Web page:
I have found through my years working in a substance abuse program that many lessons can be applied to life outside of substance abuse treatment. One of my favorite lessons is the Three Stages of the Recovery Process: Addiction, Sobriety, and Recovery. These stages can apply to any problem/period of change. As we go through the three stages, I will explain how this applies to a person who abuses substances and how it can relate to the non-substance abuser.
- Addiction– While in the stage of addiction, a person uses as much as the want whenever they want. They are content in their choices and do not see their behavior as problematic, even when there are severe consequences. In terms of addiction, the further you are into the problem the harder it is to see that it exists. While in here, the substance user is happy because their actions match their beliefs and they are doing what they want. Have you ever heard the saying “you don’t know what you don’t know until you know what you didn’t know”? That’s how life works. We can be living in a problem, perfectly happy, because we aren’t aware that it is a problem in the first place. It is only when others bring it to our attention do we realize things may not be quite right. Often our change process begins with motivation outside of ourselves. A friend, family member, spouse, doctor, etc. tells us “Hey, there’s a problem and you need to change”. Only then do most people to know what they didn’t know and consider/attempt change.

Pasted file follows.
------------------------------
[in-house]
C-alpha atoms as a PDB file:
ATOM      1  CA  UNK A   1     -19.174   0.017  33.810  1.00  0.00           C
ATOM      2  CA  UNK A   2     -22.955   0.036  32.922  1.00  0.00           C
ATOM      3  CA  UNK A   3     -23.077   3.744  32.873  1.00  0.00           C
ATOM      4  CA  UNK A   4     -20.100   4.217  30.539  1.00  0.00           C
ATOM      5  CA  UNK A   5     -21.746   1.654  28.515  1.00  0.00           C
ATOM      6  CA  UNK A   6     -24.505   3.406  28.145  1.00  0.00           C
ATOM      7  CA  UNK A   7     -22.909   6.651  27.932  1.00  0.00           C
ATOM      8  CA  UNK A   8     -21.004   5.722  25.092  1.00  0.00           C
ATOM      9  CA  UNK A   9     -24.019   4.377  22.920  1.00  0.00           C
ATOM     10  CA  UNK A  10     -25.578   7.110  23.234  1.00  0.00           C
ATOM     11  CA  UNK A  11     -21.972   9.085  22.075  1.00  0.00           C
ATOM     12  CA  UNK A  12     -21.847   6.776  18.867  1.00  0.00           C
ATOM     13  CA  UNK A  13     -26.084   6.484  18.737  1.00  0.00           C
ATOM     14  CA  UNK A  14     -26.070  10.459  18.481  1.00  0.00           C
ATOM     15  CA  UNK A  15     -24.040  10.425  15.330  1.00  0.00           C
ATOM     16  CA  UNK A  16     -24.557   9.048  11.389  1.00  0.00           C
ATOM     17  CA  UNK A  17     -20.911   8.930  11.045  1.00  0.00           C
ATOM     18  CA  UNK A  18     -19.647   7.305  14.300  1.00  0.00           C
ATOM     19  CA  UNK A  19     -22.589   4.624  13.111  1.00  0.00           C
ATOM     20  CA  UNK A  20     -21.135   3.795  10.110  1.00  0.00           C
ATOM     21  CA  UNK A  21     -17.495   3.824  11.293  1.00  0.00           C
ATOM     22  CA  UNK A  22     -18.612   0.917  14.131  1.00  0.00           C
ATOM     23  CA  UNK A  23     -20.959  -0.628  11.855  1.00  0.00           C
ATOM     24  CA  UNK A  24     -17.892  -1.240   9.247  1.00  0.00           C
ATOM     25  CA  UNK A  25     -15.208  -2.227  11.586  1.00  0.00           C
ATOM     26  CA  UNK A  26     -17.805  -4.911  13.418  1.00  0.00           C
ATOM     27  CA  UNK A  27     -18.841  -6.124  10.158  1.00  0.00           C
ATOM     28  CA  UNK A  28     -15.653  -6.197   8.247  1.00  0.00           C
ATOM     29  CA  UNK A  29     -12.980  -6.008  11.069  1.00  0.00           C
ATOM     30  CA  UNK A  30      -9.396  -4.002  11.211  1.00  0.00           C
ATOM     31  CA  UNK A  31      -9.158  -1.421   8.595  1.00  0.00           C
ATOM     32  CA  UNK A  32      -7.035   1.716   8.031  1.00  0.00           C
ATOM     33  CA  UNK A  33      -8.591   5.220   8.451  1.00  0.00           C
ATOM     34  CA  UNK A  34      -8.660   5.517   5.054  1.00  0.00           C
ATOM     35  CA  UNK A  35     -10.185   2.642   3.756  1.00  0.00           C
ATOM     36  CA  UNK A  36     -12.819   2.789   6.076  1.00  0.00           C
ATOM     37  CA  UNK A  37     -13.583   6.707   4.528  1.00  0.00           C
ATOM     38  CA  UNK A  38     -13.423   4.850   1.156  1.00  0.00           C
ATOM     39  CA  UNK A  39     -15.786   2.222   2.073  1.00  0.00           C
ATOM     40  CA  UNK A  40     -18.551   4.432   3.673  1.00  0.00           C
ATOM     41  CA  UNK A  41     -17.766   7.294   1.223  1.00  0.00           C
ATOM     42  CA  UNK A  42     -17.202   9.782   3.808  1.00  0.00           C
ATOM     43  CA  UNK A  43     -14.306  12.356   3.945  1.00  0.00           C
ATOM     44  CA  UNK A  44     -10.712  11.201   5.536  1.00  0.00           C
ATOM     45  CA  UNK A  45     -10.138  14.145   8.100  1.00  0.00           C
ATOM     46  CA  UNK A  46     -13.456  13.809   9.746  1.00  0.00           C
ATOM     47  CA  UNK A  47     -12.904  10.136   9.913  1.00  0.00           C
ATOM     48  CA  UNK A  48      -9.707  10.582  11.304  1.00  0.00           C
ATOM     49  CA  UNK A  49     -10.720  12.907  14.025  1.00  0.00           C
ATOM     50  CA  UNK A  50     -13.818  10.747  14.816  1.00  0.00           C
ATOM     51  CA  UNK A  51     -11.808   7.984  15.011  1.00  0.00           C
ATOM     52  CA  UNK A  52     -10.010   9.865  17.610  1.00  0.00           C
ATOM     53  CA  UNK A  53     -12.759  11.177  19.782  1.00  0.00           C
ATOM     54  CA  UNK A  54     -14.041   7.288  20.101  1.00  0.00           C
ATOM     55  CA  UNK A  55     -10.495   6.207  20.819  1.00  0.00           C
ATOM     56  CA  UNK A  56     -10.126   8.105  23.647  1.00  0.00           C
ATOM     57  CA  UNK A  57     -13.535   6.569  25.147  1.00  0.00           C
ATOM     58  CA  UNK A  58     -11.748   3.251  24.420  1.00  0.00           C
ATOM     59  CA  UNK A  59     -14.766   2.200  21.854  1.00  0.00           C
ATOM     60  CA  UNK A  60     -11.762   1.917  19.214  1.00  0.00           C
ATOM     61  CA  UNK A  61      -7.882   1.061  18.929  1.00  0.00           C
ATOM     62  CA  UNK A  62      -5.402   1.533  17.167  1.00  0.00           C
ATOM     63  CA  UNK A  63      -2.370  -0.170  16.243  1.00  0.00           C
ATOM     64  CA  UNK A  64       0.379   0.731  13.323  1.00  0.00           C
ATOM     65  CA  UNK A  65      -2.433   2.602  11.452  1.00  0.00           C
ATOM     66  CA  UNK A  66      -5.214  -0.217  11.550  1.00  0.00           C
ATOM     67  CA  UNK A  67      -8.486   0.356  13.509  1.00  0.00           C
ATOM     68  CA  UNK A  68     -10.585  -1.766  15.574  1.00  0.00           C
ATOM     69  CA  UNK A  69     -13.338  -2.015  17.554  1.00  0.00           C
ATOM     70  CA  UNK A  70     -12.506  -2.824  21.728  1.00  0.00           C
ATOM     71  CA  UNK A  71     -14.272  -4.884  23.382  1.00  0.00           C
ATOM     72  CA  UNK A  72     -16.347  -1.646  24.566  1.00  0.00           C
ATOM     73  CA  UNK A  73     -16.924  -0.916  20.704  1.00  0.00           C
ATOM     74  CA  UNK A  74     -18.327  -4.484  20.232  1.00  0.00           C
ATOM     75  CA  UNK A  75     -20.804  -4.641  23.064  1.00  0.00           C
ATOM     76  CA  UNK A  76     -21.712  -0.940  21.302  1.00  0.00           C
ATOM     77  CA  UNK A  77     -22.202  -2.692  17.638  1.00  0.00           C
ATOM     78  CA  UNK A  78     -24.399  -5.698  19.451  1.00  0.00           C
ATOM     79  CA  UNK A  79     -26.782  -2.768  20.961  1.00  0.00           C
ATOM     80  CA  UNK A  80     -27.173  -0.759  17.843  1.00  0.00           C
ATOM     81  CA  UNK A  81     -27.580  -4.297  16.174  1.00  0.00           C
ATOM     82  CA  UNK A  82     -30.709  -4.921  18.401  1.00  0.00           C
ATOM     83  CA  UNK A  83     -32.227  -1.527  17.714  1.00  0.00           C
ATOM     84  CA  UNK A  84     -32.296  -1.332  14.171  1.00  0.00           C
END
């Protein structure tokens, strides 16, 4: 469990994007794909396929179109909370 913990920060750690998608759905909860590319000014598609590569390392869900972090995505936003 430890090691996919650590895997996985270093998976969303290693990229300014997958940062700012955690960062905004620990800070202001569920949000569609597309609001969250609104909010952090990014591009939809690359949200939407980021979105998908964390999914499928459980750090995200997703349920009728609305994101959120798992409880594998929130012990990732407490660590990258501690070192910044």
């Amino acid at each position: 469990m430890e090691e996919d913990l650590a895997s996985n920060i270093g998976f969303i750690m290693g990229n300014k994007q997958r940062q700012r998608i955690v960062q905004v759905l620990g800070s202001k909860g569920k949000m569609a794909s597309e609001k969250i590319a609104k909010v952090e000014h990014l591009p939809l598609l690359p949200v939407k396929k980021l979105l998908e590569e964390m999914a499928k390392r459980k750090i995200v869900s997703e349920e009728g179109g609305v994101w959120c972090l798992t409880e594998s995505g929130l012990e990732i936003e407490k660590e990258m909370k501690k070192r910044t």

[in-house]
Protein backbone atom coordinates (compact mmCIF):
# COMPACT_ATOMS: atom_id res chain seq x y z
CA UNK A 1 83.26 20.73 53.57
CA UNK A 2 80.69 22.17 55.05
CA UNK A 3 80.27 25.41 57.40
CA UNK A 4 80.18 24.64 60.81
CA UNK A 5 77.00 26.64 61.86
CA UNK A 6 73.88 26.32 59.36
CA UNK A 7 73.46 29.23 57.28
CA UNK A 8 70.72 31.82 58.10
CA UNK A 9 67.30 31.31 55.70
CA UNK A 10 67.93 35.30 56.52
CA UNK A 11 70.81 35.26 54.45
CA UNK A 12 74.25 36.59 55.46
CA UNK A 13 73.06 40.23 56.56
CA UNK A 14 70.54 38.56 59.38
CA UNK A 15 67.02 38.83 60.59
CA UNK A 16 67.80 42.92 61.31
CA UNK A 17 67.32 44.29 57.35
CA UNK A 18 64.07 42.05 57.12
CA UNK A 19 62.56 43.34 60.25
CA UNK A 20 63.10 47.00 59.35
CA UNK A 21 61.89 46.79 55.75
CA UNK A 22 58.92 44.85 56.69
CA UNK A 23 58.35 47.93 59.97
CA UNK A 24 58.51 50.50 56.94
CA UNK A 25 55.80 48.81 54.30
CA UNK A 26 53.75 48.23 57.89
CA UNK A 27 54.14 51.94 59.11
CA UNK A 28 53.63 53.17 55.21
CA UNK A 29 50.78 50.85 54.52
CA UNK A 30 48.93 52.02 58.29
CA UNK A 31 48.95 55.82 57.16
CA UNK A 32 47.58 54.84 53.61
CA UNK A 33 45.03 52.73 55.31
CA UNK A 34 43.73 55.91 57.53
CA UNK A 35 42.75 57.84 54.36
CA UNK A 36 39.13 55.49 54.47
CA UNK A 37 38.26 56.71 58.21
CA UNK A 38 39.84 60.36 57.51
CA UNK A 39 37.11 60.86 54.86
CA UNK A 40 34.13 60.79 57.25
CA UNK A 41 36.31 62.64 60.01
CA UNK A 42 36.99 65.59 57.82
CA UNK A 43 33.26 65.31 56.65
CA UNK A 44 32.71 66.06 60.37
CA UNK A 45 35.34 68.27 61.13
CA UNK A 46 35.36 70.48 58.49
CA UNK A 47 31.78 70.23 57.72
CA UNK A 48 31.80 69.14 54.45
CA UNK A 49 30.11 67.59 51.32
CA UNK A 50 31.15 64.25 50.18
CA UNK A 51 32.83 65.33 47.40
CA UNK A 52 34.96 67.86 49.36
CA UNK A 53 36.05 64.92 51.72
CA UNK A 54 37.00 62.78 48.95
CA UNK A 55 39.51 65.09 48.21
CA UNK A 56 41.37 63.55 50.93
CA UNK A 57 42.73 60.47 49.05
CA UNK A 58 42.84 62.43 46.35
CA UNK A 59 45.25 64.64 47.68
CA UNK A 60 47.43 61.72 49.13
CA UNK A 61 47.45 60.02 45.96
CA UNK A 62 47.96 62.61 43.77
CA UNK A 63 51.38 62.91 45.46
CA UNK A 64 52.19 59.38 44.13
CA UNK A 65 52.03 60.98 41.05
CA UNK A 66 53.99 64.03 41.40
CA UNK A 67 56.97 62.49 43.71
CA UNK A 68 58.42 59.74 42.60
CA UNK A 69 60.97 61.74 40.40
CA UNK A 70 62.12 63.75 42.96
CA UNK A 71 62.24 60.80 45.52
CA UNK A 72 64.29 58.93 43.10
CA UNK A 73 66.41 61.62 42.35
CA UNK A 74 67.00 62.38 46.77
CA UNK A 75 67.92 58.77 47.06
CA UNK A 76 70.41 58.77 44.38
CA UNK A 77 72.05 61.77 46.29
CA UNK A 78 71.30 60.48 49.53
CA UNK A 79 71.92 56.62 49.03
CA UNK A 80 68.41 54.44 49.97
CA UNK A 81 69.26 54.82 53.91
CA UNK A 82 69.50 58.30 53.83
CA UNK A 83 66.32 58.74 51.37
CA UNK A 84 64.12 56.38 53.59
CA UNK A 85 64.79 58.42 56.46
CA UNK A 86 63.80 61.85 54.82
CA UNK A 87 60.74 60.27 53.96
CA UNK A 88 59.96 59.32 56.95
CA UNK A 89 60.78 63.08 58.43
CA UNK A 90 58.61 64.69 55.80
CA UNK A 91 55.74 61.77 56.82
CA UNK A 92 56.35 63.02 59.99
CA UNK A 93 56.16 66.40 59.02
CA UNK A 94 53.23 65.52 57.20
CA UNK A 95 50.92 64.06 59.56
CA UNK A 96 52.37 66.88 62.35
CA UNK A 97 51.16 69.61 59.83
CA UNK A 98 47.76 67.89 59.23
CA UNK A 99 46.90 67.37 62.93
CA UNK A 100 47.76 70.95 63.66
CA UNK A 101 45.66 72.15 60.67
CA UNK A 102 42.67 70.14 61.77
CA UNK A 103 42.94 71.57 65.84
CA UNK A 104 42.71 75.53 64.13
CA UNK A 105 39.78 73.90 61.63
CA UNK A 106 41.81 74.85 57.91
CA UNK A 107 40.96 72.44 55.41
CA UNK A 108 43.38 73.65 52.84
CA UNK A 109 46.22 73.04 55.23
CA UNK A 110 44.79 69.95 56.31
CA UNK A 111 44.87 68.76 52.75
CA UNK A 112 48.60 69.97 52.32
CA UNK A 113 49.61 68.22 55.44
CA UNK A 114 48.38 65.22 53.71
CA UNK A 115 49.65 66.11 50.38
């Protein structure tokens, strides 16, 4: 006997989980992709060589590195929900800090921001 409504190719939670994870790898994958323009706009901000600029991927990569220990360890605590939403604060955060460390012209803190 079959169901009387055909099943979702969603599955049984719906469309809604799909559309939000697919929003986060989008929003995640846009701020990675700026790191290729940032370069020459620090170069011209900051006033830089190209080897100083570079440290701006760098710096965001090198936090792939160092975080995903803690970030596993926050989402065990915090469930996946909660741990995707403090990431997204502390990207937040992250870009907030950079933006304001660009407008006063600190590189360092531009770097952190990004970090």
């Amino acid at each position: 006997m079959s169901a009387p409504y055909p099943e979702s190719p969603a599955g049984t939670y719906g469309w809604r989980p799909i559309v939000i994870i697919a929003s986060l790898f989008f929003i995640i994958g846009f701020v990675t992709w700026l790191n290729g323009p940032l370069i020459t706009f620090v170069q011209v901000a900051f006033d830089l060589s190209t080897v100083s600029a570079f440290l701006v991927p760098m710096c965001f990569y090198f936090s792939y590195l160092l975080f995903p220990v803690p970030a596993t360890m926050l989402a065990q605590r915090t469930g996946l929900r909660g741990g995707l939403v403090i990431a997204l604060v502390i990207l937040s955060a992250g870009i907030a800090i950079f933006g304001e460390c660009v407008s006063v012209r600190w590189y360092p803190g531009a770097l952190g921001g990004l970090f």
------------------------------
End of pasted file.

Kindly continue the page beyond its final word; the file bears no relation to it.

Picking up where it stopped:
- Sobriety– In the stage of sobriety, a substance user wants to use but doesn’t. They may have been told by family, an employer, or judge even that the must change or XYZ will happen. (That outside motivating factor I mention earlier.) The problem here is the person may not be sure if they want to change. Therefore cognitive dissonance sets in and this period is miserable. Cognitive dissonance happens anytime our actions and our beliefs do not line up. It is that annoyed feeling you get when you eat fruit for dessert instead of cake because you are trying to diet per doctors orders. In this part of the process, a person has not internalized motivation for change. They are only acting a certain way for someone else. They are in the limbo of decision making.
- Recovery– Here is where happiness comes back. The substance user uses as much as they want, they just don’t want to use. They have internalized their motivating factors and changed because THEY decided it is what they truly wanted. It is only when we change for ourselves and nothing else that change is permanent. Other people can motivate us but if we do not alter what we believe in ourselves cognitive dissonance cannot be restored. We will resort back to old behaviors. With peace and balance restored, we can move forward on our new path.